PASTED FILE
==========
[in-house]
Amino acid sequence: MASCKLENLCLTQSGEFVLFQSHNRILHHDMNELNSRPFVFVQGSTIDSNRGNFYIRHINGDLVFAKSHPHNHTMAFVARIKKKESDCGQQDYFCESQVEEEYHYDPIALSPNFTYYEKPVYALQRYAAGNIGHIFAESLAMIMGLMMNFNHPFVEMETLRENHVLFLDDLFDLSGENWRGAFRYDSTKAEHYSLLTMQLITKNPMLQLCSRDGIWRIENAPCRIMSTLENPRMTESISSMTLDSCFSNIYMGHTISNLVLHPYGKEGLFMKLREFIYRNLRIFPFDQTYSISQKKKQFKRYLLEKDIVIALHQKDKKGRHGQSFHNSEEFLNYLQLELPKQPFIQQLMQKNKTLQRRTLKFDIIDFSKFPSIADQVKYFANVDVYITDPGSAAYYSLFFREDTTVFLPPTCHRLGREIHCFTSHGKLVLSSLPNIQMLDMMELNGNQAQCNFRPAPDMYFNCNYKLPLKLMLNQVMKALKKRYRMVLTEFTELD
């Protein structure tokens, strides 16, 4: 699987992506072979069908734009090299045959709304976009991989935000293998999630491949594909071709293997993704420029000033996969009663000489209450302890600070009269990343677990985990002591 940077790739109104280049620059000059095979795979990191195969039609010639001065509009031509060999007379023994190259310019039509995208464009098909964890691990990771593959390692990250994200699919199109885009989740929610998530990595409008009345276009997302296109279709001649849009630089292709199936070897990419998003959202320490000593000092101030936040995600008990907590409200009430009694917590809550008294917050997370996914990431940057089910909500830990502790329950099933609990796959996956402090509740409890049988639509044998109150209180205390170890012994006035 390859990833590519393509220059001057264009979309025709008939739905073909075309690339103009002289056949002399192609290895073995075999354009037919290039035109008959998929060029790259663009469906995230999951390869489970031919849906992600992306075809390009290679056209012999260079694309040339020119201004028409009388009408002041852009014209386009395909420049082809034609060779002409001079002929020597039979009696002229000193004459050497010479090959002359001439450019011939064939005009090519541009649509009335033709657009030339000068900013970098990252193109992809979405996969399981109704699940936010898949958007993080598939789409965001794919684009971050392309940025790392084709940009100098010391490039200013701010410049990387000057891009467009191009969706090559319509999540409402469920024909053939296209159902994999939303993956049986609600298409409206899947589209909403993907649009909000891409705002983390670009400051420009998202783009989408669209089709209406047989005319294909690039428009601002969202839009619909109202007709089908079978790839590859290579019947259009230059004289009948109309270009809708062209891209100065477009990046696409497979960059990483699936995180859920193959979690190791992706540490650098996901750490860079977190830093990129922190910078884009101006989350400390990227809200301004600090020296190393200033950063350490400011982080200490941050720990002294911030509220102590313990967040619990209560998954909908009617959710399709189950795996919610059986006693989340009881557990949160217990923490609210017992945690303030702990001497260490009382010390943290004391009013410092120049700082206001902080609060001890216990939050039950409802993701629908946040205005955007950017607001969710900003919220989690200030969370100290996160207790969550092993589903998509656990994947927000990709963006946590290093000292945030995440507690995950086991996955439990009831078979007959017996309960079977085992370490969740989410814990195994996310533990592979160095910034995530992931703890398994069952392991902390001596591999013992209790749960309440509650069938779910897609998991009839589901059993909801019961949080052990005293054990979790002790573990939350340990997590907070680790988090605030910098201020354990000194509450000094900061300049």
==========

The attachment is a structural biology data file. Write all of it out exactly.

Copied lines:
[in-house]
Amino acid sequence: MASCKLENLCLTQSGEFVLFQSHNRILHHDMNELNSRPFVFVQGSTIDSNRGNFYIRHINGDLVFAKSHPHNHTMAFVARIKKKESDCGQQDYFCESQVEEEYHYDPIALSPNFTYYEKPVYALQRYAAGNIGHIFAESLAMIMGLMMNFNHPFVEMETLRENHVLFLDDLFDLSGENWRGAFRYDSTKAEHYSLLTMQLITKNPMLQLCSRDGIWRIENAPCRIMSTLENPRMTESISSMTLDSCFSNIYMGHTISNLVLHPYGKEGLFMKLREFIYRNLRIFPFDQTYSISQKKKQFKRYLLEKDIVIALHQKDKKGRHGQSFHNSEEFLNYLQLELPKQPFIQQLMQKNKTLQRRTLKFDIIDFSKFPSIADQVKYFANVDVYITDPGSAAYYSLFFREDTTVFLPPTCHRLGREIHCFTSHGKLVLSSLPNIQMLDMMELNGNQAQCNFRPAPDMYFNCNYKLPLKLMLNQVMKALKKRYRMVLTEFTELD
């Protein structure tokens, strides 16, 4: 699987992506072979069908734009090299045959709304976009991989935000293998999630491949594909071709293997993704420029000033996969009663000489209450302890600070009269990343677990985990002591 940077790739109104280049620059000059095979795979990191195969039609010639001065509009031509060999007379023994190259310019039509995208464009098909964890691990990771593959390692990250994200699919199109885009989740929610998530990595409008009345276009997302296109279709001649849009630089292709199936070897990419998003959202320490000593000092101030936040995600008990907590409200009430009694917590809550008294917050997370996914990431940057089910909500830990502790329950099933609990796959996956402090509740409890049988639509044998109150209180205390170890012994006035 390859990833590519393509220059001057264009979309025709008939739905073909075309690339103009002289056949002399192609290895073995075999354009037919290039035109008959998929060029790259663009469906995230999951390869489970031919849906992600992306075809390009290679056209012999260079694309040339020119201004028409009388009408002041852009014209386009395909420049082809034609060779002409001079002929020597039979009696002229000193004459050497010479090959002359001439450019011939064939005009090519541009649509009335033709657009030339000068900013970098990252193109992809979405996969399981109704699940936010898949958007993080598939789409965001794919684009971050392309940025790392084709940009100098010391490039200013701010410049990387000057891009467009191009969706090559319509999540409402469920024909053939296209159902994999939303993956049986609600298409409206899947589209909403993907649009909000891409705002983390670009400051420009998202783009989408669209089709209406047989005319294909690039428009601002969202839009619909109202007709089908079978790839590859290579019947259009230059004289009948109309270009809708062209891209100065477009990046696409497979960059990483699936995180859920193959979690190791992706540490650098996901750490860079977190830093990129922190910078884009101006989350400390990227809200301004600090020296190393200033950063350490400011982080200490941050720990002294911030509220102590313990967040619990209560998954909908009617959710399709189950795996919610059986006693989340009881557990949160217990923490609210017992945690303030702990001497260490009382010390943290004391009013410092120049700082206001902080609060001890216990939050039950409802993701629908946040205005955007950017607001969710900003919220989690200030969370100290996160207790969550092993589903998509656990994947927000990709963006946590290093000292945030995440507690995950086991996955439990009831078979007959017996309960079977085992370490969740989410814990195994996310533990592979160095910034995530992931703890398994069952392991902390001596591999013992209790749960309440509650069938779910897609998991009839589901059993909801019961949080052990005293054990979790002790573990939350340990997590907070680790988090605030910098201020354990000194509450000094900061300049």